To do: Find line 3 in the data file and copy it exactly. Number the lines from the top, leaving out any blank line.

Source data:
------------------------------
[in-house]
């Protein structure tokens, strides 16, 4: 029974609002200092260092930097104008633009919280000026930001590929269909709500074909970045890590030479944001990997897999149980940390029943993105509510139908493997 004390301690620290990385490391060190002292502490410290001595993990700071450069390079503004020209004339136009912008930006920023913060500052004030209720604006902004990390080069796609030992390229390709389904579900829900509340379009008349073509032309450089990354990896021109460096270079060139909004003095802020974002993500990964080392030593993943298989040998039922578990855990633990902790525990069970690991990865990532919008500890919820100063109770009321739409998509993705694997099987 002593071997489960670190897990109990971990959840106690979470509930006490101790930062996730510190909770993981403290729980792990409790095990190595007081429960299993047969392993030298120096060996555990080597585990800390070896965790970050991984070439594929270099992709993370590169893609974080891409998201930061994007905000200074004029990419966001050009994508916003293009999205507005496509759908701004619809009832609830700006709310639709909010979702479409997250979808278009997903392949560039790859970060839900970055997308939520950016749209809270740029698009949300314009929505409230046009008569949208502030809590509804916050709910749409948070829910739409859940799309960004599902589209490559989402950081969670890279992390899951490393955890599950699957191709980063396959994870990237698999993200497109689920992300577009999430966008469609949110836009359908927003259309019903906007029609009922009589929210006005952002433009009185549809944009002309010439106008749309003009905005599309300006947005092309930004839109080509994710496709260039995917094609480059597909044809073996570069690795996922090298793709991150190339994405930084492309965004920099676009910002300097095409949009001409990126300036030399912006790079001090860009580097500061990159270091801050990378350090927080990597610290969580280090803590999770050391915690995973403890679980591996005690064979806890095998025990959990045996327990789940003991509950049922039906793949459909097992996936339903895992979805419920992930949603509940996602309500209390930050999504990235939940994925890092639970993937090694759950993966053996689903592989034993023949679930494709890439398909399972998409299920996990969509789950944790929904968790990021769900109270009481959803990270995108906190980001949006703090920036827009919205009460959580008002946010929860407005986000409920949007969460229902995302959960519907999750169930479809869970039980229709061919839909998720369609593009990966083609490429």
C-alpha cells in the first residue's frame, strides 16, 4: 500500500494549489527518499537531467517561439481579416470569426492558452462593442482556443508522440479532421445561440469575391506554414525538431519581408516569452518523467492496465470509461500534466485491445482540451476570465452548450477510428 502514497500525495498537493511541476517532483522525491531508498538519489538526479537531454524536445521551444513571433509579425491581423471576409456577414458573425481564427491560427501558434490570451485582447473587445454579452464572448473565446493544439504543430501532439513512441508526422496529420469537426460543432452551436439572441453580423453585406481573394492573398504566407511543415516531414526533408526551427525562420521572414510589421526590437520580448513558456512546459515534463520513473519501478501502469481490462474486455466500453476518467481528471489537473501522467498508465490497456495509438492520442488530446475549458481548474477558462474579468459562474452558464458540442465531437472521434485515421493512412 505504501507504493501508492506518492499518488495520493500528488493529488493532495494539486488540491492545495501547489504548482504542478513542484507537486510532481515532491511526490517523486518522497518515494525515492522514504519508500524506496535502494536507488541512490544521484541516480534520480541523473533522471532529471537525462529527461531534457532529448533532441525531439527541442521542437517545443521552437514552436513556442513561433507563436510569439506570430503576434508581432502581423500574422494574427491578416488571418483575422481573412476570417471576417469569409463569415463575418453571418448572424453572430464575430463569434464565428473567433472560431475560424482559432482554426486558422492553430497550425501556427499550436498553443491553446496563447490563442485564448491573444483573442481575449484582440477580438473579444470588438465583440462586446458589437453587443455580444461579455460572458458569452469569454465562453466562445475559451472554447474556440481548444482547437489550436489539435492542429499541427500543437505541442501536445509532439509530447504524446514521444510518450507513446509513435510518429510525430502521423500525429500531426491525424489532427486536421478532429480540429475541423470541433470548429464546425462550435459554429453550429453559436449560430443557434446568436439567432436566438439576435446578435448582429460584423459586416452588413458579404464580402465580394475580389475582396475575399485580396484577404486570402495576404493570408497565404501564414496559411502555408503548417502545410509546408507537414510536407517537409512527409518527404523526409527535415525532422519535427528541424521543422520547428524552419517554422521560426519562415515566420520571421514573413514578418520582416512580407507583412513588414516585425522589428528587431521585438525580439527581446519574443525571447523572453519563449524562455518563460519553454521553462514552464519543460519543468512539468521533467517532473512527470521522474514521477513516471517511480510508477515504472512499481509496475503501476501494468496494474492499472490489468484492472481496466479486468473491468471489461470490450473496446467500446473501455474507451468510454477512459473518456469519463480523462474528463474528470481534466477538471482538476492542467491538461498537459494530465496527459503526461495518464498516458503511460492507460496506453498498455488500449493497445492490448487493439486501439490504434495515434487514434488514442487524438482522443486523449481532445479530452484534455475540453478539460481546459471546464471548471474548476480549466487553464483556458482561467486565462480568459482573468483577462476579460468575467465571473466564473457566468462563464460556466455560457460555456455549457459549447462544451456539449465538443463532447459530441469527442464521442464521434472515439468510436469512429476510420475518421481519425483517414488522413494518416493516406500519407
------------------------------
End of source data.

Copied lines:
C-alpha cells in the first residue's frame, strides 16, 4: 500500500494549489527518499537531467517561439481579416470569426492558452462593442482556443508522440479532421445561440469575391506554414525538431519581408516569452518523467492496465470509461500534466485491445482540451476570465452548450477510428 502514497500525495498537493511541476517532483522525491531508498538519489538526479537531454524536445521551444513571433509579425491581423471576409456577414458573425481564427491560427501558434490570451485582447473587445454579452464572448473565446493544439504543430501532439513512441508526422496529420469537426460543432452551436439572441453580423453585406481573394492573398504566407511543415516531414526533408526551427525562420521572414510589421526590437520580448513558456512546459515534463520513473519501478501502469481490462474486455466500453476518467481528471489537473501522467498508465490497456495509438492520442488530446475549458481548474477558462474579468459562474452558464458540442465531437472521434485515421493512412 505504501507504493501508492506518492499518488495520493500528488493529488493532495494539486488540491492545495501547489504548482504542478513542484507537486510532481515532491511526490517523486518522497518515494525515492522514504519508500524506496535502494536507488541512490544521484541516480534520480541523473533522471532529471537525462529527461531534457532529448533532441525531439527541442521542437517545443521552437514552436513556442513561433507563436510569439506570430503576434508581432502581423500574422494574427491578416488571418483575422481573412476570417471576417469569409463569415463575418453571418448572424453572430464575430463569434464565428473567433472560431475560424482559432482554426486558422492553430497550425501556427499550436498553443491553446496563447490563442485564448491573444483573442481575449484582440477580438473579444470588438465583440462586446458589437453587443455580444461579455460572458458569452469569454465562453466562445475559451472554447474556440481548444482547437489550436489539435492542429499541427500543437505541442501536445509532439509530447504524446514521444510518450507513446509513435510518429510525430502521423500525429500531426491525424489532427486536421478532429480540429475541423470541433470548429464546425462550435459554429453550429453559436449560430443557434446568436439567432436566438439576435446578435448582429460584423459586416452588413458579404464580402465580394475580389475582396475575399485580396484577404486570402495576404493570408497565404501564414496559411502555408503548417502545410509546408507537414510536407517537409512527409518527404523526409527535415525532422519535427528541424521543422520547428524552419517554422521560426519562415515566420520571421514573413514578418520582416512580407507583412513588414516585425522589428528587431521585438525580439527581446519574443525571447523572453519563449524562455518563460519553454521553462514552464519543460519543468512539468521533467517532473512527470521522474514521477513516471517511480510508477515504472512499481509496475503501476501494468496494474492499472490489468484492472481496466479486468473491468471489461470490450473496446467500446473501455474507451468510454477512459473518456469519463480523462474528463474528470481534466477538471482538476492542467491538461498537459494530465496527459503526461495518464498516458503511460492507460496506453498498455488500449493497445492490448487493439486501439490504434495515434487514434488514442487524438482522443486523449481532445479530452484534455475540453478539460481546459471546464471548471474548476480549466487553464483556458482561467486565462480568459482573468483577462476579460468575467465571473466564473457566468462563464460556466455560457460555456455549457459549447462544451456539449465538443463532447459530441469527442464521442464521434472515439468510436469512429476510420475518421481519425483517414488522413494518416493516406500519407